On this theme, Tim makes one of his finest contributions, Keeping Up – a song sung by Feste, Olivia’s resident court jester, after he may, or may not have identified the male Cesario as the female Viola:
Once upon a time it was clear
Who I was and how I got here
Now I’m not so sure anymore
The new normal
Seems a bit queer
The song acknowledges the temporary social seasickness caused by rapidly changing social mores. I found myself wondering if some of our most conservative commentators have ever asked themselves Feste’s question: “Am I confused, or simply annoyed?”
Feste himself is not quite the fool he appears: he understands that ch-ch-changes could end up leaving men like him behind. Mostly, though, he is too busy enjoying himself to be annoyed by anything – unlike Malvolio, Olivia’s insufferably pompous steward.
Here lies this production’s most provocative twist: Malvolio is re-cast as Malvolia. Her pursuit of Olivia gives Twelfth Night another layer, not just of same-sex attraction but also tension and, ultimately, betrayal: “she hath been notoriously abused,” Olivia says.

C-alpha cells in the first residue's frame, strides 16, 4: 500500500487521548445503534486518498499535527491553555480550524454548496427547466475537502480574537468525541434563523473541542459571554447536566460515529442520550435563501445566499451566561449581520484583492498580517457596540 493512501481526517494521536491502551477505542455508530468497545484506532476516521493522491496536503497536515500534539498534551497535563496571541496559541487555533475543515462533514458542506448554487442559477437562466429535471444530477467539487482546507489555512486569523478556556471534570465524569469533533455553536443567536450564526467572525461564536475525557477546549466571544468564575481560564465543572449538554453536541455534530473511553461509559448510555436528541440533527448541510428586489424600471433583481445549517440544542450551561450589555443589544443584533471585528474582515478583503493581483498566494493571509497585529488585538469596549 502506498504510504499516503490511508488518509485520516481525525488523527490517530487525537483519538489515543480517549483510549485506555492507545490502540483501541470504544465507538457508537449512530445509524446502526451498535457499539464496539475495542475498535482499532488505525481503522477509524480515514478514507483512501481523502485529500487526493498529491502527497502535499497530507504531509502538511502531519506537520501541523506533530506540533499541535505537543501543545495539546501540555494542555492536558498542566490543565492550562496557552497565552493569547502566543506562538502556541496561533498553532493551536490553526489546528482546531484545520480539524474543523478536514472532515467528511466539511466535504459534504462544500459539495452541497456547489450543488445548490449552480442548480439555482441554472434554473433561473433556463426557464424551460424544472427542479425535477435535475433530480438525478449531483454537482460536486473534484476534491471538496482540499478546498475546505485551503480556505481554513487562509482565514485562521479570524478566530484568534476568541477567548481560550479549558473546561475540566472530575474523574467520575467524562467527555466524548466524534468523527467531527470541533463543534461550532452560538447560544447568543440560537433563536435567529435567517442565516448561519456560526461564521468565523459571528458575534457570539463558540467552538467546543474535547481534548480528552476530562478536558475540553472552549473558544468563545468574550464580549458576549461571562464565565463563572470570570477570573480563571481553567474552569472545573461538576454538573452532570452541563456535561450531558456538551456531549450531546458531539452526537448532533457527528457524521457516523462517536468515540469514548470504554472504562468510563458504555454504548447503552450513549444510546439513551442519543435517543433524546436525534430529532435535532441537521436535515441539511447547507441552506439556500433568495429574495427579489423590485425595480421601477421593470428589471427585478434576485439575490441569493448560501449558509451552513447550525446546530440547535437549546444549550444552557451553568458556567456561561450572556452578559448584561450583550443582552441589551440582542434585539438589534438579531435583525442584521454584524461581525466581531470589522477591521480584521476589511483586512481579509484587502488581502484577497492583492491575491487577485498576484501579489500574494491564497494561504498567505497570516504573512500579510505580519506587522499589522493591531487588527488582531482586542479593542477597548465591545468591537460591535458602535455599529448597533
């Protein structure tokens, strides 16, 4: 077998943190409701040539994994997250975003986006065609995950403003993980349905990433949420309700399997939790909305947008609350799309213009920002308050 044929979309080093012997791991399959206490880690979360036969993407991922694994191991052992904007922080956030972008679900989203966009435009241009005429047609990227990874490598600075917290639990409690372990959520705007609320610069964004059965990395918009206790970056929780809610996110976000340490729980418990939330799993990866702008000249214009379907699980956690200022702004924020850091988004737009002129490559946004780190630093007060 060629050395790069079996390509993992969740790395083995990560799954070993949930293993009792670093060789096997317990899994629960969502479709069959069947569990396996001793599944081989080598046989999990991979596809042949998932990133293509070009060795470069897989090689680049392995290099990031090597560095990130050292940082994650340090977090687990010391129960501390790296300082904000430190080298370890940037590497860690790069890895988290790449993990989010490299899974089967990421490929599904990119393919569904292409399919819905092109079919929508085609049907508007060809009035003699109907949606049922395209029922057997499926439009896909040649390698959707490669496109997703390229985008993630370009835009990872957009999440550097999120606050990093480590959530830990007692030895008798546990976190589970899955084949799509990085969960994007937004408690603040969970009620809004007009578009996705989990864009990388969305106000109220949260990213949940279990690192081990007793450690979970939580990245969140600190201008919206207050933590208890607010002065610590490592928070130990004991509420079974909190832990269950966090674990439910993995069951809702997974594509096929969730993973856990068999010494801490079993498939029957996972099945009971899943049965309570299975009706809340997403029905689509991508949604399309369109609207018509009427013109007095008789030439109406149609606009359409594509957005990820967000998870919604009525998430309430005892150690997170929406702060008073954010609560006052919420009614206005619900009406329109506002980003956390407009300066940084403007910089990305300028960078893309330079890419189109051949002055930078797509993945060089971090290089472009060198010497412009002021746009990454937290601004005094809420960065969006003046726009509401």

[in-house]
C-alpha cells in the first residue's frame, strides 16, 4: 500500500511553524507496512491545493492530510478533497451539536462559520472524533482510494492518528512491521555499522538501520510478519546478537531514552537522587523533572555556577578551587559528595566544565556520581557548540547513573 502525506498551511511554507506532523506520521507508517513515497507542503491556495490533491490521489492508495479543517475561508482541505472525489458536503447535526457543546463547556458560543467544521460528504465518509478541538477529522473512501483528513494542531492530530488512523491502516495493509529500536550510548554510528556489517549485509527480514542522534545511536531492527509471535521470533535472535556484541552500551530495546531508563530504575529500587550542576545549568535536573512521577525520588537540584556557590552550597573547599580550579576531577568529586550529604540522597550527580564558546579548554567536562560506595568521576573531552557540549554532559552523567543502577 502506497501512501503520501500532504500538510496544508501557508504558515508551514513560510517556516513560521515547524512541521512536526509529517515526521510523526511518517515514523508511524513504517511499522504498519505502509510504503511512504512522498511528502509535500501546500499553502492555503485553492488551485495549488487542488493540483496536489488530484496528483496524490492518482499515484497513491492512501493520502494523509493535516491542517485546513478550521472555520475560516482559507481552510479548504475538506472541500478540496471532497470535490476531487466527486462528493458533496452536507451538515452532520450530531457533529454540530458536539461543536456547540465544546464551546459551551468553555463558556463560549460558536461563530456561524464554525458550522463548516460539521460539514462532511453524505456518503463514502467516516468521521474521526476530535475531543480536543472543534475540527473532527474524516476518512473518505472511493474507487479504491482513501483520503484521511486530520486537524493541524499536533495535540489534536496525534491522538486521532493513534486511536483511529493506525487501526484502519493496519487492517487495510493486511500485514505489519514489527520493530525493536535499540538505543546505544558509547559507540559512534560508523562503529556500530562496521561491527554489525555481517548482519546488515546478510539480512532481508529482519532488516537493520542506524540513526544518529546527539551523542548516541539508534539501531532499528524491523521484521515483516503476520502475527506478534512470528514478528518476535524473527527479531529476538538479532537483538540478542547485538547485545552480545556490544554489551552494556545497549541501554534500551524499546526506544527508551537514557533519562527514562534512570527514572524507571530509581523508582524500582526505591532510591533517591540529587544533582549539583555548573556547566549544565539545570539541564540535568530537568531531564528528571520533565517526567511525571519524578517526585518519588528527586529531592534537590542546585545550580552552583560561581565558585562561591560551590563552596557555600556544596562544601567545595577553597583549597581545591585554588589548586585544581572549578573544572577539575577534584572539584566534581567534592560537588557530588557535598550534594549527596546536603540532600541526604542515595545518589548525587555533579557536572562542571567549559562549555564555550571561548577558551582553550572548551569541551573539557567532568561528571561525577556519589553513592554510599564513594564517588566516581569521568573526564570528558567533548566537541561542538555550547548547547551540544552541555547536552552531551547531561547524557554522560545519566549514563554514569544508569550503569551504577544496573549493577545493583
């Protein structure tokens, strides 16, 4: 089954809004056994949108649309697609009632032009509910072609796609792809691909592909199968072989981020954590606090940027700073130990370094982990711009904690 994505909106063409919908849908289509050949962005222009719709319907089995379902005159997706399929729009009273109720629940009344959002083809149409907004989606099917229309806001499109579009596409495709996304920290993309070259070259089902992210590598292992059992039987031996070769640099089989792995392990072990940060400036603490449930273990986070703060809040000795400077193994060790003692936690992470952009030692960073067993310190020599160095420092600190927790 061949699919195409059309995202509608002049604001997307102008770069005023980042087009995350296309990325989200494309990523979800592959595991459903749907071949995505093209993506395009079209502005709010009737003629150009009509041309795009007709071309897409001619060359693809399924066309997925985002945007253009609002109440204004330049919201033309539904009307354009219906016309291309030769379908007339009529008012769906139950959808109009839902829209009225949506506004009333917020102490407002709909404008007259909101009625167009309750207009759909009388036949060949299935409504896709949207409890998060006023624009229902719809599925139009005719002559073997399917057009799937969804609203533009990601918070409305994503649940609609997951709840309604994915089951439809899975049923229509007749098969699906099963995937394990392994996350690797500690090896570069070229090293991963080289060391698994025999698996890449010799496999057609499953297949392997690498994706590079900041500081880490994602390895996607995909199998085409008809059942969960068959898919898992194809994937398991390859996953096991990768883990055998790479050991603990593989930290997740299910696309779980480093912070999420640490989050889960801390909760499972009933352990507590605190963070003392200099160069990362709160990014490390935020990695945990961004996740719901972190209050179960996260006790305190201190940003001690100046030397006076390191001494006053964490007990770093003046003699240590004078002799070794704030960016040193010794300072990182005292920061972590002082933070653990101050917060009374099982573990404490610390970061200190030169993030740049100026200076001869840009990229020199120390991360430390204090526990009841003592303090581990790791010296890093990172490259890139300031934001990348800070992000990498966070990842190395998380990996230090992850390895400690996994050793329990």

Her star turn, singing Lady Ho Ho, is the play’s most outrageous moment. Quivering with pent-up desire in her yellow cross-gartered stockings, her over-the-top attempt to seduce Olivia is doomed by Olivia’s disinterest as well as by Maria’s cruel device.
Tracy Grant Lord’s set design depicts the fictitious land of Illyria as an island under a celestial night sky, revolving through different exterior and interior landscapes that are like chambers in the hearts of the island’s occupants.
Australia is an island, too: “Beneath our radiant Southern Cross, we’ve boundless plains to share” – or so our anthem says. Our debates can be petty and mean-spirited. As a people, though, I don’t believe we are, at least not when given the chance to be our best selves.